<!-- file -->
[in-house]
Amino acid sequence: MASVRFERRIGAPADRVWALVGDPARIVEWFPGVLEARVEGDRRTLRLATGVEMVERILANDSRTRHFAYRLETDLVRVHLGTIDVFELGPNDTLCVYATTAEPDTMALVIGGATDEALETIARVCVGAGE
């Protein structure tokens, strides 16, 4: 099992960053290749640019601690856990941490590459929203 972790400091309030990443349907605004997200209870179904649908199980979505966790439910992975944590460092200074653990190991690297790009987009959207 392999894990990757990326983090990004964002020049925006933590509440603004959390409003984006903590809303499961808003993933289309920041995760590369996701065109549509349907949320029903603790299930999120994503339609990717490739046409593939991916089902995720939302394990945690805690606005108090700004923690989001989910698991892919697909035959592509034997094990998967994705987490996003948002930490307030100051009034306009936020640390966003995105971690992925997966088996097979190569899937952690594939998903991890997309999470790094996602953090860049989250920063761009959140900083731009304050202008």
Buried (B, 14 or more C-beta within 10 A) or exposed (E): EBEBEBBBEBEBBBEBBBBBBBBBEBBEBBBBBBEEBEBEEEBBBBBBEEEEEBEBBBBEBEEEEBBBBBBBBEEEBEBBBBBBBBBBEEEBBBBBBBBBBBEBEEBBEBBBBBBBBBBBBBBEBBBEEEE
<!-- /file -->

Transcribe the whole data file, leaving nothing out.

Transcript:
[in-house]
Amino acid sequence: MASVRFERRIGAPADRVWALVGDPARIVEWFPGVLEARVEGDRRTLRLATGVEMVERILANDSRTRHFAYRLETDLVRVHLGTIDVFELGPNDTLCVYATTAEPDTMALVIGGATDEALETIARVCVGAGE
């Protein structure tokens, strides 16, 4: 099992960053290749640019601690856990941490590459929203 972790400091309030990443349907605004997200209870179904649908199980979505966790439910992975944590460092200074653990190991690297790009987009959207 392999894990990757990326983090990004964002020049925006933590509440603004959390409003984006903590809303499961808003993933289309920041995760590369996701065109549509349907949320029903603790299930999120994503339609990717490739046409593939991916089902995720939302394990945690805690606005108090700004923690989001989910698991892919697909035959592509034997094990998967994705987490996003948002930490307030100051009034306009936020640390966003995105971690992925997966088996097979190569899937952690594939998903991890997309999470790094996602953090860049989250920063761009959140900083731009304050202008």
Buried (B, 14 or more C-beta within 10 A) or exposed (E): EBEBEBBBEBEBBBEBBBBBBBBBEBBEBBBBBBEEBEBEEEBBBBBBEEEEEBEBBBBEBEEEEBBBBBBBBEEEBEBBBBBBBBBBEEEBBBBBBBBBBBEBEEBBEBBBBBBBBBBBBBBEBBBEEEE